This works better than expected, particularly for names that are in the name suggestion index. Naturally likely one reason this works well is because googles voice recognition works better with well known name and terms.
If you want to play around with the current build (and please: feedback is welcome), as always it is located on google drive
Now that 0.9.6 is out, my focus is, naturally, on the next version. Hopefully 0.9.7 wont take quite as long to be ready, I'm fairly optimistic that we will be able to hit the planned release time frame of end of September. The larger operations on the guts of the app have already happened and should have enough time to stabilize till then.
If you are interested in what is planned see https://github.com/MarcusWolschon/osmeditor4android/issues?q=is%3Aopen+is%3Aissue+milestone%3A0.9.7 Two of the items have already progressed pretty far: putting the code in place for translating the presets and the integration of notification support.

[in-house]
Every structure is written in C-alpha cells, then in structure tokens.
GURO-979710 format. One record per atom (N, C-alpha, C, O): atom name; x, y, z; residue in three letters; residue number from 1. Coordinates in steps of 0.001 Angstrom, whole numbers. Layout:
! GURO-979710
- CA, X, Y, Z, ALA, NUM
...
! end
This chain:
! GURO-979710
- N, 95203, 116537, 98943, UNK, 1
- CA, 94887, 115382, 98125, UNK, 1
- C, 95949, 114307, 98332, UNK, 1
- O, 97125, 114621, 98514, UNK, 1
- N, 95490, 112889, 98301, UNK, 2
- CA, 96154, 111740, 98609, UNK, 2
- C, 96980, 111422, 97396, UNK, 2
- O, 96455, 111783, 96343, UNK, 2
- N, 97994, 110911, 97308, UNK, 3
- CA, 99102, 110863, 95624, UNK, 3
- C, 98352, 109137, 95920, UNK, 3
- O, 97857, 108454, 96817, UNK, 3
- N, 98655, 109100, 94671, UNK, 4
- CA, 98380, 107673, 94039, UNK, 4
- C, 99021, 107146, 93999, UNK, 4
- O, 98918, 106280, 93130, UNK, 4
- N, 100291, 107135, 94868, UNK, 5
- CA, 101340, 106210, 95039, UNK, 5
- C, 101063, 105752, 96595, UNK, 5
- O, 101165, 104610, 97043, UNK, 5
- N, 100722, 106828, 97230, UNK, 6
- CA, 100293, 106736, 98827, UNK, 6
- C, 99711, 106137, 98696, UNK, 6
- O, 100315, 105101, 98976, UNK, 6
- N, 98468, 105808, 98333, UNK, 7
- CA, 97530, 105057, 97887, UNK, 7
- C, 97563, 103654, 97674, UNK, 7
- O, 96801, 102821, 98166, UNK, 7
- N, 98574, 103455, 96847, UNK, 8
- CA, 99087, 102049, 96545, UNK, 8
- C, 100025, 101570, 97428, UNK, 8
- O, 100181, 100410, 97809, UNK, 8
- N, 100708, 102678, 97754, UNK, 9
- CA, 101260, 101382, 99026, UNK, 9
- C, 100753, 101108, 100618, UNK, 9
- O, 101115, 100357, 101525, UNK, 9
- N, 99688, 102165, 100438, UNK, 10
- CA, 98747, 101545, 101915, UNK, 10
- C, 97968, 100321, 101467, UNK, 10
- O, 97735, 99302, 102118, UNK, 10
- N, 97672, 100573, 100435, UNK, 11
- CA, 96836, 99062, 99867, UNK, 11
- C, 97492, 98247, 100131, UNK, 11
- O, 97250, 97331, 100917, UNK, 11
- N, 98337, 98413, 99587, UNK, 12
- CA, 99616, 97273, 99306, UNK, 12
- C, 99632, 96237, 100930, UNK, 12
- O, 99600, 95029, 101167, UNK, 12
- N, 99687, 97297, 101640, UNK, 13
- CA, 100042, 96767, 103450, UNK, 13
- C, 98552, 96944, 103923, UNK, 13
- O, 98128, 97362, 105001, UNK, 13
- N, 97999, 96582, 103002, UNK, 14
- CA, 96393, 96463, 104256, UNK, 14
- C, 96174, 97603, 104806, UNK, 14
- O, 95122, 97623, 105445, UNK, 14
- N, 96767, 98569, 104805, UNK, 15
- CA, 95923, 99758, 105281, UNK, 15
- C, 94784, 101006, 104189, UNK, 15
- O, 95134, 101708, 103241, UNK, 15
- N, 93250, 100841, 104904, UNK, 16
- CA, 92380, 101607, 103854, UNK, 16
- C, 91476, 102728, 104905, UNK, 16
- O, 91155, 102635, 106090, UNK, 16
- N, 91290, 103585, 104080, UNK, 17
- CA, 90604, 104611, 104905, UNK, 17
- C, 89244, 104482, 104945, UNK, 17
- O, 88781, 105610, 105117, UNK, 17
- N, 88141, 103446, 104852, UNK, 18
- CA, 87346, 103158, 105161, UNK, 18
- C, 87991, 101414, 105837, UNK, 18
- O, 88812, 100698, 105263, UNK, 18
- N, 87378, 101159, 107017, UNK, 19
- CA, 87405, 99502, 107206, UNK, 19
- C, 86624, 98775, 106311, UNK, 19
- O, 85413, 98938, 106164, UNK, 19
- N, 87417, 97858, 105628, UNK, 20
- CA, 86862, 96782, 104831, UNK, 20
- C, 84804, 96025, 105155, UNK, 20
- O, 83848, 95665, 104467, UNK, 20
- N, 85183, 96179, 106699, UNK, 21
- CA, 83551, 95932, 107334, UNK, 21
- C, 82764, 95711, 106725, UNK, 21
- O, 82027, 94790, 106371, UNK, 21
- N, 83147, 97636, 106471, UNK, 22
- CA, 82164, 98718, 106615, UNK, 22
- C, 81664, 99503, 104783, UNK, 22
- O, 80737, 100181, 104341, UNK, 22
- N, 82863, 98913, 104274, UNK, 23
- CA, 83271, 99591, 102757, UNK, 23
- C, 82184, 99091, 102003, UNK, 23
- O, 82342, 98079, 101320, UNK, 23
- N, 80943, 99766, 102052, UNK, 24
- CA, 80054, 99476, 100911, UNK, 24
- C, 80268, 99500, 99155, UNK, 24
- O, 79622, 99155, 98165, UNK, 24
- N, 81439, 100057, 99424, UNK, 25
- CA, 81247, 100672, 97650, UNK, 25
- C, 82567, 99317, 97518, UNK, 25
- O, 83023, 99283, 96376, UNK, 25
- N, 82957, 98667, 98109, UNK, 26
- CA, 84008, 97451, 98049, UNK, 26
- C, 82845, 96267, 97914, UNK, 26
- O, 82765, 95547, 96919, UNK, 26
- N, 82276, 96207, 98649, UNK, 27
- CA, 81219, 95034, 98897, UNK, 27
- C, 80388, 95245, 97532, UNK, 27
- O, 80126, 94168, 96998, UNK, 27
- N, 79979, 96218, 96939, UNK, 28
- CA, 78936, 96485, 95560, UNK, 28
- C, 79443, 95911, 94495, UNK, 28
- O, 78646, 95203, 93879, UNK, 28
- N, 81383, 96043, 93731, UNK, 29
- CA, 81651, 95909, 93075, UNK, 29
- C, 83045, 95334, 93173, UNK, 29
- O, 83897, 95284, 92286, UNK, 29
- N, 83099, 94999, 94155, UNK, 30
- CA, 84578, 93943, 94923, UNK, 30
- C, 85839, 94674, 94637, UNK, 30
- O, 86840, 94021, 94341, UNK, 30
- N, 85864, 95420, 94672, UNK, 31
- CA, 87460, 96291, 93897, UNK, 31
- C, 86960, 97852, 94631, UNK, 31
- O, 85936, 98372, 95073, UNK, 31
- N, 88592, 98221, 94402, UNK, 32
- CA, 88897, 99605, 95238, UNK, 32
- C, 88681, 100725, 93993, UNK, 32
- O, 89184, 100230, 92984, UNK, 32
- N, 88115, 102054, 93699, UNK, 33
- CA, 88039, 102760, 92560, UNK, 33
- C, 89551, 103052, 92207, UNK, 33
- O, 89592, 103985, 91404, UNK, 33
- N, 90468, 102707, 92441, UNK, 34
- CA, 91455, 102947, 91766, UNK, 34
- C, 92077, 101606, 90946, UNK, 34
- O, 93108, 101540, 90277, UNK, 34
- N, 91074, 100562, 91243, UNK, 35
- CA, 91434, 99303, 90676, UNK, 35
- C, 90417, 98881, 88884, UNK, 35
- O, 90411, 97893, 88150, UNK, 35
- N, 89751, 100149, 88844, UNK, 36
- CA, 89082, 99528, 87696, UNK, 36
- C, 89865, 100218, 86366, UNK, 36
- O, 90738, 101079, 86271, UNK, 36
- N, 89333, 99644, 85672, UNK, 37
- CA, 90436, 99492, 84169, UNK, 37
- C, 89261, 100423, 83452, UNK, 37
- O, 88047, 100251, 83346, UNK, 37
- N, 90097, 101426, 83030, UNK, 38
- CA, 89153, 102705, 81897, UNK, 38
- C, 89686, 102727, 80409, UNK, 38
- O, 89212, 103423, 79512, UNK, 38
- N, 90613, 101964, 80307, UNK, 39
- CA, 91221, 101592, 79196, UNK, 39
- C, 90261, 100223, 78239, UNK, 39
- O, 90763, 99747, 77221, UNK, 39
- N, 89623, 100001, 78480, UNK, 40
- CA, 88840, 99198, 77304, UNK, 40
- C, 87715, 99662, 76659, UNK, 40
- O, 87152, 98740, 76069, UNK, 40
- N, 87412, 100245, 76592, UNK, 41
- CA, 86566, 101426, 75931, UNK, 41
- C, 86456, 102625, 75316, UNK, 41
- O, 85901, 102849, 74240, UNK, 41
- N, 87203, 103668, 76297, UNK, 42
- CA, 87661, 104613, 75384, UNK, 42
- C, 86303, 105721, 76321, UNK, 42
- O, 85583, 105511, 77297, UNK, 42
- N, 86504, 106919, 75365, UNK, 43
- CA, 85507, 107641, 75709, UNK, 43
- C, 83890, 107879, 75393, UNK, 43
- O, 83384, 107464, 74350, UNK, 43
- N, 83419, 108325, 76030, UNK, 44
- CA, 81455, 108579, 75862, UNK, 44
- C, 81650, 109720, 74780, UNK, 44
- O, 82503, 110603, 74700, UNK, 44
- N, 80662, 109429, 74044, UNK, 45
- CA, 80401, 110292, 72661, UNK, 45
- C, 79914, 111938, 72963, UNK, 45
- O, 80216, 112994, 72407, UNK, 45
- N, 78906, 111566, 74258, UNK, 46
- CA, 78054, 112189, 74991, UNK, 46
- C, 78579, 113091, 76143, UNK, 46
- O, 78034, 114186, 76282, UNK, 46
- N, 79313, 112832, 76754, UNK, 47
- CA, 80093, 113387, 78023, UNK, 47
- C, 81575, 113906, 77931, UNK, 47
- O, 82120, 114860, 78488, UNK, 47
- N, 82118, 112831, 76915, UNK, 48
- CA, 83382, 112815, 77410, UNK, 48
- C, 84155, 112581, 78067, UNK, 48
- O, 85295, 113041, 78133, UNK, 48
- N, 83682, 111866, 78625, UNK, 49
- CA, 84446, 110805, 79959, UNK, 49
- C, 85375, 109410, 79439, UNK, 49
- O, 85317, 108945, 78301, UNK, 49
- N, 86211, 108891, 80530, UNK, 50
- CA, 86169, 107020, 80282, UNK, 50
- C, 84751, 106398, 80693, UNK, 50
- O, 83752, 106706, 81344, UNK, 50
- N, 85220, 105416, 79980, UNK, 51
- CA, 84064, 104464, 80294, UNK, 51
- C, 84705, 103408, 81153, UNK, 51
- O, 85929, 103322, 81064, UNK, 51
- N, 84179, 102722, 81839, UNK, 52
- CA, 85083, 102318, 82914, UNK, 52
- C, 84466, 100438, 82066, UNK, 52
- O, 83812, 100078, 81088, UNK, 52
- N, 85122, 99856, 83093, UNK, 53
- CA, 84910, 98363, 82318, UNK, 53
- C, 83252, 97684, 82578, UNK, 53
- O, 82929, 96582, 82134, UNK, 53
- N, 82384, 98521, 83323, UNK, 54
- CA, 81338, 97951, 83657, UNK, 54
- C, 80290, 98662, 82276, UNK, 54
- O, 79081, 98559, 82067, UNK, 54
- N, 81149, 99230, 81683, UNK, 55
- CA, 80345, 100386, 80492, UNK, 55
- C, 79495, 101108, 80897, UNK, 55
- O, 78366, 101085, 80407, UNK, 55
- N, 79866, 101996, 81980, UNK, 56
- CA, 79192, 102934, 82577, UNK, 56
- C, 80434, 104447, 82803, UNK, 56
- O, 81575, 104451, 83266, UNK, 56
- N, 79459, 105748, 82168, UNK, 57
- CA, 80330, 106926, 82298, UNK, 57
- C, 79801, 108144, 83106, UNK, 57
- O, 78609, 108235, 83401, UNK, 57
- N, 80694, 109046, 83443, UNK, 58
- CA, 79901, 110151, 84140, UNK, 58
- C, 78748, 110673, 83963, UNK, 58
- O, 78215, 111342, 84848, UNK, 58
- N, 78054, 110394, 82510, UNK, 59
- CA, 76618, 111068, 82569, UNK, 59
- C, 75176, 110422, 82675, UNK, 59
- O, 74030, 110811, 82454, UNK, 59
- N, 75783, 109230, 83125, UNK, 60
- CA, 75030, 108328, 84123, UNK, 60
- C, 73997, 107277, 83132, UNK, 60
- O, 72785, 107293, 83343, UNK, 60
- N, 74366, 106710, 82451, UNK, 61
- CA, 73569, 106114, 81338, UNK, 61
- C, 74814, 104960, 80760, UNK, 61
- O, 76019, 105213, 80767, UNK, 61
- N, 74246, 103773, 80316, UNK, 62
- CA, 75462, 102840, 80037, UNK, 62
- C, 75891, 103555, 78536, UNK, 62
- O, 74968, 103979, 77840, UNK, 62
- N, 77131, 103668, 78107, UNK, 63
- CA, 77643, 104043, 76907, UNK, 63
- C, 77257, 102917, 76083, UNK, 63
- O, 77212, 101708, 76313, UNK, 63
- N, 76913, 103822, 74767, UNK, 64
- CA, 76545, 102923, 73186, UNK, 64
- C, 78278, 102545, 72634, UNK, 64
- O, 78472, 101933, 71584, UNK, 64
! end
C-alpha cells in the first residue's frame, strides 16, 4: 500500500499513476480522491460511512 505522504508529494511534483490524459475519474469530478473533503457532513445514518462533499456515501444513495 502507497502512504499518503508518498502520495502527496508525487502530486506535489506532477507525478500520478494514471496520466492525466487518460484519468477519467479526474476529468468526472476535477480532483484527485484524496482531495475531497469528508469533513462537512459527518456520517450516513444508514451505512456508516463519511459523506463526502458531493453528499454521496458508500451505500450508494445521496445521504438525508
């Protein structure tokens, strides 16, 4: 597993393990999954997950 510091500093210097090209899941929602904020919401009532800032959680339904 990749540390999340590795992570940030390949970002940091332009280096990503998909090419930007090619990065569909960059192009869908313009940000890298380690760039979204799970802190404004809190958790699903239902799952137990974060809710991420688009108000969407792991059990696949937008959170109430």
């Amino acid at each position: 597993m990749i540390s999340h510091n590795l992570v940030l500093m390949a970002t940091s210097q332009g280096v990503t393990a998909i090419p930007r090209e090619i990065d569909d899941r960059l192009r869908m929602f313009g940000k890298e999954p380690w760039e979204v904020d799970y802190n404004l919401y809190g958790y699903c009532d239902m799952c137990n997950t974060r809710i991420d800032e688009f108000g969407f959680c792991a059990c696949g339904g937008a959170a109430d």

The later was mainly written as a proof of concept early this year at the Karlsruhe hack weekend but needed some work to be really useful. Some images from Karlsruhe:
Alert on a watch (naturally works on phone too) from an error detected in the nearby OSM data
the same for a Note
and navigating to the location with OSMand
A test build with the inital (still needs a bit or work for production) alert support is available here: https://drive.google.com/folderview?id=0B9pKLmh8s1h8bFI5bGd4VnhYWkk&usp=sharing . You will need to turn on alert support in the advanced preferences and have "auto download" enabled in the GPS menu (if auto-download doesn't initially work try toggling the setting).